By: Jayme Deerwester, FitterandFaster.com
When it comes to putting a fright into swimmers, zombies and ghosts have nothing on these terrors:
1. Your first 200 fly or 400 IM race. Practicing the two most feared events in swimming is one thing; waiting behind the blocks knowing you are about to race one is another animal entirely. You may be able to delay the inevitable, (“Coach, I was in the bathroom and didn’t hear them call my heat!”) but you can’t outrun them forever. Might as well give it your best because you will remember this race for the rest of your life.
2. Suffering a goggle malfunction during a race. Goggle mishaps don’t discriminate – just ask Kevin Cordes, who lost his during a PanPac final this summer, or Michael Phelps, who swam an Olympic 200 fly final blind after his filled with water. Phelps still won gold in that race because he practiced maintaining a specific stroke count and could count on that even when he couldn’t see. Know when you can safely remove your goggles (after a legal wall touch on fly or breast; you might be able to do it mid-stroke on free or back as long as it doesn’t disrupt the stroke and you don’t touch the bottom). And there’s nothing stopping you from rehearsing for a goggle malfunction. Practice swimming with your goggles full of water. Get comfortable being uncomfortable.
3. Forgetting your breakfast or lunch after morning practice. Kids are lucky today – many schools offer prepaid cafeteria accounts so you never have to remember to bring cash. (We weren’t so fortunate back in the day.) But what if you packed your meal and left it in your parent’s car (and s/he went to work or across town to see your grandma)? Rather than starve, ask the cafeteria manager if you can do an IOU that day and pay the next. (Note to self: Stash an emergency $5 bill or a box of melt-resistant energy bars in your locker for next time. There will probably be a next time.)
4. Your coach tells you to bring running shoes to practice – but not for dryland.Something wicked this way comes and it’s called a drag set. Even good kickers can struggle to go anywhere with sneakers on their feet. You lose the feel of the water on the up and down-kick. The upside: When you take them off, you’ll feel like you’re wearing fins. It’s similar to the sensation you feel when you get to use your hand again after doing fist drill. You develop a whole new appreciation for your feel for the water.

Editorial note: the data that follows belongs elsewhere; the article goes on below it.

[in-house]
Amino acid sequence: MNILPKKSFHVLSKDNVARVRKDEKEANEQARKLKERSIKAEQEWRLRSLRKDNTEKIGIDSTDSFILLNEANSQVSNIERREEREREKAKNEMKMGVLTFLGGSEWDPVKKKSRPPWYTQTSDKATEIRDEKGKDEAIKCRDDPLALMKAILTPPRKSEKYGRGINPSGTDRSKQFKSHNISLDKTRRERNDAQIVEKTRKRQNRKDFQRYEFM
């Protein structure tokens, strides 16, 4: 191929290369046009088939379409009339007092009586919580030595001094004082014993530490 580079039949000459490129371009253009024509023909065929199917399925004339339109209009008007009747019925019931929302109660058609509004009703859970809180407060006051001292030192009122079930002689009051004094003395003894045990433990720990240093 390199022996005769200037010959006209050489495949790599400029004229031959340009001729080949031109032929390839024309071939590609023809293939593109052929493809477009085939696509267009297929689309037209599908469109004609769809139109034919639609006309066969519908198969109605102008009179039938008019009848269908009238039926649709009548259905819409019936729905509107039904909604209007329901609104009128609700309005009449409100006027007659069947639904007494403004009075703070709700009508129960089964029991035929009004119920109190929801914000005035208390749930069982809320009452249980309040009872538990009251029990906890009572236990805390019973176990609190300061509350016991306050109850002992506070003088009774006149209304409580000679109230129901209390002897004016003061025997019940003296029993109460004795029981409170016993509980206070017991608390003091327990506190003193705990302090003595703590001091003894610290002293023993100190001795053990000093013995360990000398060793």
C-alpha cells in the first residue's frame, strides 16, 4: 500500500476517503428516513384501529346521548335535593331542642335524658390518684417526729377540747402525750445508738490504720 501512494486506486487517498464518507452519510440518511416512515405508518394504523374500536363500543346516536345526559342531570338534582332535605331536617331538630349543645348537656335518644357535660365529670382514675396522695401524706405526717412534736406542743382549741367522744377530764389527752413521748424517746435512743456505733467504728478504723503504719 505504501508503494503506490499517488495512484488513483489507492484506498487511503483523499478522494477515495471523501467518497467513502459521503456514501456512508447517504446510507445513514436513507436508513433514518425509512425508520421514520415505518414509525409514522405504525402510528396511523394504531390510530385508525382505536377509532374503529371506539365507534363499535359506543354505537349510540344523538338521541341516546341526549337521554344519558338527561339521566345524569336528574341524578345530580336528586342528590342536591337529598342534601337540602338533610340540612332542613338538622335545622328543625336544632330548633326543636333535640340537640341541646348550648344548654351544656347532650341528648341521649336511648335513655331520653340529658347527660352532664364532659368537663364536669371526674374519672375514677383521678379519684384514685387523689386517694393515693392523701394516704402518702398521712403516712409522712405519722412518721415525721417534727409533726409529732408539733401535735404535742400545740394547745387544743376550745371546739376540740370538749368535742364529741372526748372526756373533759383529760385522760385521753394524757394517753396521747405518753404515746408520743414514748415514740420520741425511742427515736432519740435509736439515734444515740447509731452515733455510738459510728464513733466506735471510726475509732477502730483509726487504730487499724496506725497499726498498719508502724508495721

5. Forgetting your suit, goggles, towel, after-practice clothes and so on.We’ve all done it. Last year, I had to walk around the office in flip-flops one day because I only packed one shoe. This is a good reminder why it’s smart to pack your bag the night before. But you can also build redundancy into the system. Keep an extra pair of goggles and cap in your bag. If you drive yourself to practice, keep back-ups in your car. If your team practices at a gym that provides towels, take advantage of that. Maybe even keep a swimmer’s chamois in your bag as a back-up. They don’t take up much room and they’re better than paper towels or putting clothes on wet skin.
6. Missing the wall. You had a great start, a smooth breakout and a solid first length. Then you flipped and your stomach dropped when you realized the wall wasn’t as close as you thought it was. You’re lucky your toe touched the wall so you didn’t get DQ’d. Again, this is something you can cope with if you prepare well. During meet warm-up, count your strokes in from the flags – at both ends. The distance may be the same but the lighting may not be and that can mess with your depth perception. If you’ve never been to a particular pool before, bring a pair of light or clear goggles. During regular practice, do sets where you leave from the middle of the pool. Or try sets where you push off from the wall and do a mid-pool flip before resuming. Both approaches will teach you to generate a forceful kick that will help get you back up to speed after a botched turn.
7. Hearing the words “for time” come out of your coach’s mouth. For those of us who tend to enjoy practice more than meets, those two words are about the most chilling thing ever to be written on a dry-erase board (with the possible exception of algebra symbols, which mean you’re about to do sets within sets within sets.) To be honest, I still cringe when the words “for time” are attached to a set. But I also realize there are important reasons for doing a timed rep. A swimmer’s technique tends to differ between drudge mode and sprinting – especially the kick, which can change your bodyline and stroke count. You need to experience speed on a regular basis so you can learn to harness it. And the way you learn how to find another gear in a race is by finding it in practice. (This lesson is especially important for Masters swimmers, who often trained long and slow back in the Stone Age and may revert to drudge gear when a set starts to hurt.)